The film receives a 5.1 DTS-HD MA surround track. It’s not showy by any means but is subtly effective. It’s best at delivering ambient sounds like street noise outside and in the acoustics of some of the interior scenes, specifically the ones involving music. Direction is nice, bass is supportive and not showy, and the track is clean and clear with superb fidelity.

8/10

SUPPLEMENTS

Criterion includes some great material on here but unfortunately limit the academic angle, which would have been a benefit I feel. There is a 30-minute interview with director Michael Haneke, where he talks extensively about the production, from how he came across the original novel to casting to shooting and then to the theatrical release. He also talks about the film’s characters and their development, as well as offering praise for Huppert and his joy in finally being able to work with her (he mentions how he had tried to cast her previously in other films on to have the actor turn him down or not be available). He also talks a little bit about the controversies around the film and how the film made him more of a name in international cinema.

Accompanying that are a couple of interviews with Isabelle Huppert. A new 11-minute interview recorded for Criterion features Huppert talking a little about her enjoyment in working with Haneke while also sharing her thoughts on her character, a role she still holds highly. Accompanying that interview is then a 50-minute select-scene audio commentary featuring Huppert and recorded in 2001. This one is particularly great as she gets into more detail about her character and how Haneke constructed scenes, finding what he wanted as they filmed scenes. While she does share some technical details about the film’s shoot I most enjoyed when she would talk about what she felt her character was going through in a few sequences, along with the details about her grimace in the final sequence of the film.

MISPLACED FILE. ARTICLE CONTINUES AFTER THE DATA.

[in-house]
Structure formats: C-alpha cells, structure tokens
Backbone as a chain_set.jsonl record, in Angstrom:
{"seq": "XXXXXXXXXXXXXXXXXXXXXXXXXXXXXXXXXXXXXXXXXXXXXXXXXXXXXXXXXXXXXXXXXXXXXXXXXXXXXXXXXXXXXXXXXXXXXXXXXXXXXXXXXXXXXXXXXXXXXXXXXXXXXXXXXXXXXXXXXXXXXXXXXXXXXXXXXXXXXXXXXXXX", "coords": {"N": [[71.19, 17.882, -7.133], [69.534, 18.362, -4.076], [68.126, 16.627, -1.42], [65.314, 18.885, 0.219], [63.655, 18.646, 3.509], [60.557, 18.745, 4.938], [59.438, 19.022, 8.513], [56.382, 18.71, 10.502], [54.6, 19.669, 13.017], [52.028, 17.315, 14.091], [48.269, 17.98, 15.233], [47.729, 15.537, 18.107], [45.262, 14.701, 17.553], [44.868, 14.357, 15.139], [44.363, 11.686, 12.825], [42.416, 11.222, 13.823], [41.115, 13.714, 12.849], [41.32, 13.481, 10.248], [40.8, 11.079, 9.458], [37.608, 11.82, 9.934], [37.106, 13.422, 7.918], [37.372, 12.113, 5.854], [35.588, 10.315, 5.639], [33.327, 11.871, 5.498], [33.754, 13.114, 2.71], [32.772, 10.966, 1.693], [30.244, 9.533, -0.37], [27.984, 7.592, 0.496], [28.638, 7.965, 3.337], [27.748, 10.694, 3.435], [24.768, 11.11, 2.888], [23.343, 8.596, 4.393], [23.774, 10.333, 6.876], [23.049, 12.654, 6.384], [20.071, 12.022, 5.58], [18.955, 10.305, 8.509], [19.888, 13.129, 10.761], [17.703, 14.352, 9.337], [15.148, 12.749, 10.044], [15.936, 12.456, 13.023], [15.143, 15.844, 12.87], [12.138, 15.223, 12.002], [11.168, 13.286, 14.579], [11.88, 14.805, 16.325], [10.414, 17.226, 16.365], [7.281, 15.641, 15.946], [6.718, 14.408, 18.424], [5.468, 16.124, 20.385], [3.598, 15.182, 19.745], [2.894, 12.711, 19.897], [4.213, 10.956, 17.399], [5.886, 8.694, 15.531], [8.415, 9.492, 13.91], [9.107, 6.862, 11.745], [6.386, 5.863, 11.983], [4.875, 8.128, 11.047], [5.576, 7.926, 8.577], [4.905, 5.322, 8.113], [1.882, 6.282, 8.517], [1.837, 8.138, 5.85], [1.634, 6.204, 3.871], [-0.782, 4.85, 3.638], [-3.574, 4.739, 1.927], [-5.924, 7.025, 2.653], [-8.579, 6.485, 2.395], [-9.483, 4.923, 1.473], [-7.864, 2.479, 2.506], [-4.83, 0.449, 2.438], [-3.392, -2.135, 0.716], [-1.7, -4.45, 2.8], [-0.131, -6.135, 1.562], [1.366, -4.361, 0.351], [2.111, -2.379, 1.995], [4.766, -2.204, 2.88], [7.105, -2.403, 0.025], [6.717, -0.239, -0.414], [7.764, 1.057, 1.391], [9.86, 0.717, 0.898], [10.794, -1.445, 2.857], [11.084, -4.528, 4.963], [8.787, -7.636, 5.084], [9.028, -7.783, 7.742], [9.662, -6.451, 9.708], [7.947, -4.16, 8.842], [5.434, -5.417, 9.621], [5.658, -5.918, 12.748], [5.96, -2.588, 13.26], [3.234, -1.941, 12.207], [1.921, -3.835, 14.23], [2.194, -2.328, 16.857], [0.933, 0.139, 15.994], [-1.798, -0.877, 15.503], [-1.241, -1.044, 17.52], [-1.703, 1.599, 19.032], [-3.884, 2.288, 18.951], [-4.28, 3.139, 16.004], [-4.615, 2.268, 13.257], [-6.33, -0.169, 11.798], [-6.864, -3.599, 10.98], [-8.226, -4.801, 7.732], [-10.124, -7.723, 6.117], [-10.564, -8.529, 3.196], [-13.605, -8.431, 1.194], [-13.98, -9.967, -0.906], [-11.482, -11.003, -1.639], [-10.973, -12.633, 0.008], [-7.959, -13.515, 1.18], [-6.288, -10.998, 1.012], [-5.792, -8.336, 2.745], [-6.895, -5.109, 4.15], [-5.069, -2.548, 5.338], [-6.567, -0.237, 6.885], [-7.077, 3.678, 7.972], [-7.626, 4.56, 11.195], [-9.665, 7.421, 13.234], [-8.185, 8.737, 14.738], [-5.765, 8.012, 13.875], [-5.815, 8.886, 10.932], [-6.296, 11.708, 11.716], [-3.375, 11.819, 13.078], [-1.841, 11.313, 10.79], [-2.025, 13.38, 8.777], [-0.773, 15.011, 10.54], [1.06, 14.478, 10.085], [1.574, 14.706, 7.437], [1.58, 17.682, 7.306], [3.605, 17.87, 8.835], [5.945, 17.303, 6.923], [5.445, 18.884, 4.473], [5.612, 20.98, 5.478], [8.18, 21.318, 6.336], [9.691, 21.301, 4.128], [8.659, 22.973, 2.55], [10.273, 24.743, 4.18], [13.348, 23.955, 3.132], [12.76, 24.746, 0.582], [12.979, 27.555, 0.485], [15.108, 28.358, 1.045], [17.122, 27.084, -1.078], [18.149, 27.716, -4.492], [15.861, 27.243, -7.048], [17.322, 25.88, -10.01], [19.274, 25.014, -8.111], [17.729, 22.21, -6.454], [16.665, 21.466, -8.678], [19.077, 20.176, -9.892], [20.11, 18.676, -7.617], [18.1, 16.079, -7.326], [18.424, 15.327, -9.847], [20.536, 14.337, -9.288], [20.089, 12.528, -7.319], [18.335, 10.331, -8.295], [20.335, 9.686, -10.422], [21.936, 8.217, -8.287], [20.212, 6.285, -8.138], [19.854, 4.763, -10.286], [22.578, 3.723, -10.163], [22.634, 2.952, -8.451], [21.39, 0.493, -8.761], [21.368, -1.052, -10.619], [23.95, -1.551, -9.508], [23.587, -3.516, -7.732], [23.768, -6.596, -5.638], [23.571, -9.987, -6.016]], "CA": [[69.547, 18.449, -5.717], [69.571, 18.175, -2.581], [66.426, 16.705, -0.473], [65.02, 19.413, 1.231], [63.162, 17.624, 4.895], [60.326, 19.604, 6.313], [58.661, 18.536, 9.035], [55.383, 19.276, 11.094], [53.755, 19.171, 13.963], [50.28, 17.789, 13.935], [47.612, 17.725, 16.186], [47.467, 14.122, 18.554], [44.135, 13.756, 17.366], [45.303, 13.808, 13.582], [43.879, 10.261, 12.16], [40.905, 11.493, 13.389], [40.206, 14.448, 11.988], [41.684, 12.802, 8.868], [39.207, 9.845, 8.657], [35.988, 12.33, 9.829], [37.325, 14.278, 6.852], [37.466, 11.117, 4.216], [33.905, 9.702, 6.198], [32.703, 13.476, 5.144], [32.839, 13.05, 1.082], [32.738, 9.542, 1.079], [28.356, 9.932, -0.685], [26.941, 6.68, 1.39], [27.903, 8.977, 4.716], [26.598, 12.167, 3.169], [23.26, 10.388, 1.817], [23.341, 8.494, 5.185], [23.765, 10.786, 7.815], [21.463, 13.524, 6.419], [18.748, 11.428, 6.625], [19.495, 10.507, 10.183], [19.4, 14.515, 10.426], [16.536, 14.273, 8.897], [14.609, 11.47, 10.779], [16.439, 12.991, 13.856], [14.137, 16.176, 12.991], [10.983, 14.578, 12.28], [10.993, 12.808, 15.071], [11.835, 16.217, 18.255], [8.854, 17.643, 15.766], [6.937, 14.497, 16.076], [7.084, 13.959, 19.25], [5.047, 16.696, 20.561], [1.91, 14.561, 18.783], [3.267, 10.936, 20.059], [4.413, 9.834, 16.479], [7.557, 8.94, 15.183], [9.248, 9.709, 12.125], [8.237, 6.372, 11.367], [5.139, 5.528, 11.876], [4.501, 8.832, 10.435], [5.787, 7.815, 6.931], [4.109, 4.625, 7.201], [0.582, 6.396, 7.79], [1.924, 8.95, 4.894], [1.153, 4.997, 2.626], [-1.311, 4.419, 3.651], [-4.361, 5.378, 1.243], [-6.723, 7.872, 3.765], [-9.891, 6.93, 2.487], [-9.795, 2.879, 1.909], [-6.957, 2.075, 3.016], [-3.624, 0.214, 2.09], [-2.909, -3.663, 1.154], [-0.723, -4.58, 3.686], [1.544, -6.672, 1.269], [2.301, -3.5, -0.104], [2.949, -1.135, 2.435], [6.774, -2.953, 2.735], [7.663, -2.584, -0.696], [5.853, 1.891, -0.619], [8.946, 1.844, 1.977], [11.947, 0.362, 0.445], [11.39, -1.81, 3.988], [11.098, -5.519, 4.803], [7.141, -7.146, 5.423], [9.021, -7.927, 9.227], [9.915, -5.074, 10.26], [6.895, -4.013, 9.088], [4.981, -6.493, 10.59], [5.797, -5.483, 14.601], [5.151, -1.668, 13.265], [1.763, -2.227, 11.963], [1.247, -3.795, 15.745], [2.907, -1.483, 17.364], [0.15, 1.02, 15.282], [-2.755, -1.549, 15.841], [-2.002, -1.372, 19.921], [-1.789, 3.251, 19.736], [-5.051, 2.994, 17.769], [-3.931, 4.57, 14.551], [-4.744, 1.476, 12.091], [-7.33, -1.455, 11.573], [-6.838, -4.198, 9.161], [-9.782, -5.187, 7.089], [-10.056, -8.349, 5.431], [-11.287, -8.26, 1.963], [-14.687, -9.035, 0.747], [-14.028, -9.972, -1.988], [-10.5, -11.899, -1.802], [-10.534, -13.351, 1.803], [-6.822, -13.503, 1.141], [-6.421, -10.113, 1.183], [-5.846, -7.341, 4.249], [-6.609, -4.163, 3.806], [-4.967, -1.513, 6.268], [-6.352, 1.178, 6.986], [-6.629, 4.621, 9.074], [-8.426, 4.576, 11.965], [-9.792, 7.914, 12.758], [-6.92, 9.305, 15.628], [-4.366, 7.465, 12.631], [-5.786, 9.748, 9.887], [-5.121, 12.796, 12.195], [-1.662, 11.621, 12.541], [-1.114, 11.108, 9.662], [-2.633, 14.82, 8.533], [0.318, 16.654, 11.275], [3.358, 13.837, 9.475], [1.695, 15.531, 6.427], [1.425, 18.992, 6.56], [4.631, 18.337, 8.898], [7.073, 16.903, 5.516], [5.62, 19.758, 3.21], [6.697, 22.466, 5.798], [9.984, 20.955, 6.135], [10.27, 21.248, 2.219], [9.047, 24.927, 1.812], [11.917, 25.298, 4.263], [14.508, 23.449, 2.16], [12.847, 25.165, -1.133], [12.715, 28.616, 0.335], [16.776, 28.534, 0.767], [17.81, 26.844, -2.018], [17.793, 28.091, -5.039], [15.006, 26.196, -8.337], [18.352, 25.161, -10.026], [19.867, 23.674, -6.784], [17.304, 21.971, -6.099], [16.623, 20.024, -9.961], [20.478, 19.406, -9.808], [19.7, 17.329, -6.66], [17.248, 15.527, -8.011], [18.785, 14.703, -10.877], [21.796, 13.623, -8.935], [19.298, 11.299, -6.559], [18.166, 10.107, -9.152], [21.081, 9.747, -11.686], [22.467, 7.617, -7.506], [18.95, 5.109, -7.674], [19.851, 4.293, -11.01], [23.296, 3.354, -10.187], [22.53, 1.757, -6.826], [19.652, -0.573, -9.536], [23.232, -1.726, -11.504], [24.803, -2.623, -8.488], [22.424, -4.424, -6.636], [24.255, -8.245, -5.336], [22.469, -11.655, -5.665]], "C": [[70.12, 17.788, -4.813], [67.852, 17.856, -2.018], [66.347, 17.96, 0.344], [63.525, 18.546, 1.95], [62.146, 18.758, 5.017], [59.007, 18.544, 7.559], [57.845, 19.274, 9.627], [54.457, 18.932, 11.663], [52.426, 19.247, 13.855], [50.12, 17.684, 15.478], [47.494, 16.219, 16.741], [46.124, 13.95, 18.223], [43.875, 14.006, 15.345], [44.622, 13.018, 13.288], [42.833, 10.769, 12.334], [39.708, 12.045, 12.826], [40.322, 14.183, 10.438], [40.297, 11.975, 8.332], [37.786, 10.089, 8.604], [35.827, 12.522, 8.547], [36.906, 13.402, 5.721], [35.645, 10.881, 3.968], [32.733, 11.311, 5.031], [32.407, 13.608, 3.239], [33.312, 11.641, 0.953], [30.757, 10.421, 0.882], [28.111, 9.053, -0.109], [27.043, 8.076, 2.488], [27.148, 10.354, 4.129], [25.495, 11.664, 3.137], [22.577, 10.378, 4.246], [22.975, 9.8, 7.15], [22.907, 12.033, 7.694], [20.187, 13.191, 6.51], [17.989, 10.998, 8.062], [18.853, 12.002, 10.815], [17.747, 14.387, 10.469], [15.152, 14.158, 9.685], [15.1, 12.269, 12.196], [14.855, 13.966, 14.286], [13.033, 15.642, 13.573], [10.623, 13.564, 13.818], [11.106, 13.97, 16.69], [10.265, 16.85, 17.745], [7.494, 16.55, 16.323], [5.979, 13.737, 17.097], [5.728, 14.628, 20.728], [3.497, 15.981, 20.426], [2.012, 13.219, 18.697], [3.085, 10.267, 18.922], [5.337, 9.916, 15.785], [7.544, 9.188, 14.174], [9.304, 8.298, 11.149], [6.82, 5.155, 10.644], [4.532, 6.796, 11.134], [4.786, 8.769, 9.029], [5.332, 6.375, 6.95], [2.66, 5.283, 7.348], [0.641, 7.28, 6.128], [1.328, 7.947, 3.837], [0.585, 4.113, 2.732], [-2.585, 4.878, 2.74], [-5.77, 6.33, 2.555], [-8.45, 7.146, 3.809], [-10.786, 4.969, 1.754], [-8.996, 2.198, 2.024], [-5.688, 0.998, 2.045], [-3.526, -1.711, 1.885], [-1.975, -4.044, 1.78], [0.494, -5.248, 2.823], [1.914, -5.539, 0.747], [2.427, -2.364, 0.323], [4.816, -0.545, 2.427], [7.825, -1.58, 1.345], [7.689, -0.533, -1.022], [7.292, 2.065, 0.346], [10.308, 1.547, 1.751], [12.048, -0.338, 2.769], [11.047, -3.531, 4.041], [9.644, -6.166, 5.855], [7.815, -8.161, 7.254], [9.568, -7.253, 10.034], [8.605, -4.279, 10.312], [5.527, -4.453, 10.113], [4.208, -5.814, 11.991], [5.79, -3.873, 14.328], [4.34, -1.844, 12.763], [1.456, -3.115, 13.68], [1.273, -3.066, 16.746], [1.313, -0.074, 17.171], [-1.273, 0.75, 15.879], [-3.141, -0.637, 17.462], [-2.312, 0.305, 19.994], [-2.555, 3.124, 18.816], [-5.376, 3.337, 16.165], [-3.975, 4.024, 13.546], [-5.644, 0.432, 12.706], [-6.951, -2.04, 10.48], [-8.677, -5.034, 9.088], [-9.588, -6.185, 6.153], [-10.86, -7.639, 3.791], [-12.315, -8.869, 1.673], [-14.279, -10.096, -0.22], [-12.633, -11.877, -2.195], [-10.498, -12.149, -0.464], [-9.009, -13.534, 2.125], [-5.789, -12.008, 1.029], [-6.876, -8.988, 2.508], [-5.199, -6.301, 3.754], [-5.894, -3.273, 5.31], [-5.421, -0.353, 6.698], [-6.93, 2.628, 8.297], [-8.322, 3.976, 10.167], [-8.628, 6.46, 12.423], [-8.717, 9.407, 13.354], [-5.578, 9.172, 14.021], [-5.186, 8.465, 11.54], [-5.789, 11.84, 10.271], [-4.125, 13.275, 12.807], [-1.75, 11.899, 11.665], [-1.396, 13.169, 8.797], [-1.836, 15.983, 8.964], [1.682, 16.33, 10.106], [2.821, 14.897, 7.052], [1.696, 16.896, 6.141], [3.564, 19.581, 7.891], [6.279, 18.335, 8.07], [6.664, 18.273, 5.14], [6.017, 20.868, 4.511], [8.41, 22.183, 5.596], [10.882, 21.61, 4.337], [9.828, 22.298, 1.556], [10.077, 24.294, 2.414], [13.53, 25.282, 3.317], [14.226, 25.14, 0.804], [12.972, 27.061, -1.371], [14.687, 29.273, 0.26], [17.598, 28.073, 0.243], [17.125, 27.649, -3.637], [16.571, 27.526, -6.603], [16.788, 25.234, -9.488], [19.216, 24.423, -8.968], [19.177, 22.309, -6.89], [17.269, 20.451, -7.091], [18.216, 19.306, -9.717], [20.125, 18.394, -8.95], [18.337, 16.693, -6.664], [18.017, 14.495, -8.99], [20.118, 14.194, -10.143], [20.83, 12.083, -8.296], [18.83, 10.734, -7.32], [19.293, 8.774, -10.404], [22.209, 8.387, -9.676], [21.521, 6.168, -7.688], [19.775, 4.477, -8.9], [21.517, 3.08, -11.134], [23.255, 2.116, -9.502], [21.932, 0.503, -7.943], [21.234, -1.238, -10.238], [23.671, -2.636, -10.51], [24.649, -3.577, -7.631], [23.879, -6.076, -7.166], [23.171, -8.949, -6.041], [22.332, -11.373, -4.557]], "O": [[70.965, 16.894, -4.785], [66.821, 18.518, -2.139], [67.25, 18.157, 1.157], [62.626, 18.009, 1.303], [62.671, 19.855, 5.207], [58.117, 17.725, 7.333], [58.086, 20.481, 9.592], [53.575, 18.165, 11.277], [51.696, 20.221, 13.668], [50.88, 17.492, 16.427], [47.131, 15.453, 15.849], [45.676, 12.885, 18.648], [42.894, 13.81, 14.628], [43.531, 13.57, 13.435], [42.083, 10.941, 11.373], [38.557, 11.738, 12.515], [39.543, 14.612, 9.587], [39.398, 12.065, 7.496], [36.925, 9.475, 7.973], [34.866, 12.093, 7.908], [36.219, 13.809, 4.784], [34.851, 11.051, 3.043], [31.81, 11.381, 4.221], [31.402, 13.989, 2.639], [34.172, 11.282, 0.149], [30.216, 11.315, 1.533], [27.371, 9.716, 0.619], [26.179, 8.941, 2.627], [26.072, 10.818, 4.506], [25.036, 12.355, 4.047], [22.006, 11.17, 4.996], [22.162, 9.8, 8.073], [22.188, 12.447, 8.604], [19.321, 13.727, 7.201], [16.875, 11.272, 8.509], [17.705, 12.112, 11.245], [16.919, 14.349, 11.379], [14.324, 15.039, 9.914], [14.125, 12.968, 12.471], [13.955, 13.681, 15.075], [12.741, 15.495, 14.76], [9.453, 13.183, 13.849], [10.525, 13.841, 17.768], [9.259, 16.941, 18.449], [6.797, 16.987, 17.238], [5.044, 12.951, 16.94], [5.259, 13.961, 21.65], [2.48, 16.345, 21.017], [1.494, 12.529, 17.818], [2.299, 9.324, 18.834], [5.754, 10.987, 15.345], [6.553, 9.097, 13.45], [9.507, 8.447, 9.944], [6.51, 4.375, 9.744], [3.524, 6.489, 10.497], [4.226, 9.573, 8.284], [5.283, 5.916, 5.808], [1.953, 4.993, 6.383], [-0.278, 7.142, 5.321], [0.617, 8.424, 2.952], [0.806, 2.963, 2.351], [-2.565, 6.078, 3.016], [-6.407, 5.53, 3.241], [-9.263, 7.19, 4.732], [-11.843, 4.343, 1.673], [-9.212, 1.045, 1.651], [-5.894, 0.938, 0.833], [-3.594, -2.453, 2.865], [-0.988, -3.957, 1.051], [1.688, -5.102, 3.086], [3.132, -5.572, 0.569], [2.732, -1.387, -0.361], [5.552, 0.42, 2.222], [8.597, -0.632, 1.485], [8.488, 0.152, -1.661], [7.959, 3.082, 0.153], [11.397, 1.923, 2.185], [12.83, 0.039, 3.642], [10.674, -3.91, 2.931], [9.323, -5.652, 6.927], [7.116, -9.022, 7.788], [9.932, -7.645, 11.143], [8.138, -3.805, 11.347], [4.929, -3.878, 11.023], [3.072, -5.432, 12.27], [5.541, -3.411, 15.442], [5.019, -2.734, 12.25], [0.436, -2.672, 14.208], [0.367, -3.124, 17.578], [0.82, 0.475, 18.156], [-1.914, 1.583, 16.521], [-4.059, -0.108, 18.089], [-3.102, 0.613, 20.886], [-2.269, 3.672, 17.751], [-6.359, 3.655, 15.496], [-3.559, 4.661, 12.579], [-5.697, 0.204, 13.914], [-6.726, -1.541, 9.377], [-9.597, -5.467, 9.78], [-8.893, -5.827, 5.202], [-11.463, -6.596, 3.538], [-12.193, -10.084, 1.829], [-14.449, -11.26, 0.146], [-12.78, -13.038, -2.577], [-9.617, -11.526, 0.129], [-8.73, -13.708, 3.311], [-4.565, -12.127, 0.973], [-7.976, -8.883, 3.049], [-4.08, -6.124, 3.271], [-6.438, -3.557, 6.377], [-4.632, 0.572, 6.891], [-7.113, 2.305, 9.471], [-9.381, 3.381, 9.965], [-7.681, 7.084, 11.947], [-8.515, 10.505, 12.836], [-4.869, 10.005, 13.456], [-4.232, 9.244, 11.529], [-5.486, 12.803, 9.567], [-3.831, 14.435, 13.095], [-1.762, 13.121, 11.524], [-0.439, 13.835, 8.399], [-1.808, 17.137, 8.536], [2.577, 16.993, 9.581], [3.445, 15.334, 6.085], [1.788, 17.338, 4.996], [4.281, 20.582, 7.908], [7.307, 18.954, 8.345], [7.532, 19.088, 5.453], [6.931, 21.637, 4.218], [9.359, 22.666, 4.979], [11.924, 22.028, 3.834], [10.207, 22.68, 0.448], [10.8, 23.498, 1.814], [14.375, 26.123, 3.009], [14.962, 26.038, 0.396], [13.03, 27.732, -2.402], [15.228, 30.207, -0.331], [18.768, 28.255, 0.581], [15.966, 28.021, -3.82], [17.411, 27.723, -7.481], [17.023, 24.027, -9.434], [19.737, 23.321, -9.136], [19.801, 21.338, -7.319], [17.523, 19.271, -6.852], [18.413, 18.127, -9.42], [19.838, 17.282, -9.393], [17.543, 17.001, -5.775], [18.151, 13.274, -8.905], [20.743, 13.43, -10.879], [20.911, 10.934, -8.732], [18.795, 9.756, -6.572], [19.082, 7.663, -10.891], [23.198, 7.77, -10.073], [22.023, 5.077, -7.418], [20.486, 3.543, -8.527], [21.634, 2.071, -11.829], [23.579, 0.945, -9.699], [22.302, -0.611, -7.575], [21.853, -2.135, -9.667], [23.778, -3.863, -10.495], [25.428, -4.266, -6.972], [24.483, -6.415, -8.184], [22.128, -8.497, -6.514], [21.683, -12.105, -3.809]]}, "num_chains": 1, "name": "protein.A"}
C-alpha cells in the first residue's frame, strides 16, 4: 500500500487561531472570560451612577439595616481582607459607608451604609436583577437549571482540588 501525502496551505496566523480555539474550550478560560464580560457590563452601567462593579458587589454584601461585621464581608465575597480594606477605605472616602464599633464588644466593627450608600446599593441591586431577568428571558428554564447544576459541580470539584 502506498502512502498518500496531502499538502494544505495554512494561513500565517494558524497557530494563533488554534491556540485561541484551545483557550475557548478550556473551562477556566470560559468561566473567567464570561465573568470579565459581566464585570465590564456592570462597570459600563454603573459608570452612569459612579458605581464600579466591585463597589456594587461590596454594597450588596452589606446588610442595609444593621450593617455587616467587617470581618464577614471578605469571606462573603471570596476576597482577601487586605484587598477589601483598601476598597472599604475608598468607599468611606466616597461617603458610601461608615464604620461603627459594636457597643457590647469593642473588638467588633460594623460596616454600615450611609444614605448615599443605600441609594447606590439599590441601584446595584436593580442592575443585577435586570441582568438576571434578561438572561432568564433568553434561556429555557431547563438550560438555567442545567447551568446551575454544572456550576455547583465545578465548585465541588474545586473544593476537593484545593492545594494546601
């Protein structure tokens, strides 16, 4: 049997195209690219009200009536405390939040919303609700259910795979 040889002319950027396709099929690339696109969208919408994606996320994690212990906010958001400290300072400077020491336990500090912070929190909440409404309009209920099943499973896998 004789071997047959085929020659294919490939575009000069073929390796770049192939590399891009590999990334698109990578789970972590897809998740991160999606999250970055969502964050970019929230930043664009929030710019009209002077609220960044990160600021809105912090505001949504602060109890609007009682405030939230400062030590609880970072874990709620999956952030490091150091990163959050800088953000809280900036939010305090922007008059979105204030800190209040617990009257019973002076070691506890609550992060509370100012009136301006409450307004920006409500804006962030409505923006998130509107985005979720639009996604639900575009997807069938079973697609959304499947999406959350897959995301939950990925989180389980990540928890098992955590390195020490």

To expand on how Huppert and Haneke worked together we next get 19-minutes’ worth of footage from a post-synch session. The sessions cover a line of dialogue off screen that was missed during shooting and then what I guess you could call an “adjustment” to Huppert’s cries in a later sequence in the film. Huppert and the director discuss in a staggering amount of detail how a specific line should be delivered, chiefly how one word should be emphasized, and then see as the two work out how immediate Huppert’s cries should be in that later scene. This feature proves to be oddly fascinating thanks to the dynamic between the two and it is probably the best feature on here.

The disc then closes with the film’s theatrical trailer and then the included insert features an essay on the film (with comparisons to the novel) and Haneke’s aesthetic by writer Moria Weigel, offering the release’s only academic slant.

Despite the lack of much else from that point of view I still rather enjoyed Haneke’s and Huppert’s input on the film and their working relationship with one another. All of the material is still fascinating to go through.

7/10

CLOSING

The supplements may leave a bit to be desired but I still enjoyed going through what we have been given here and found the presentation to be a solid one.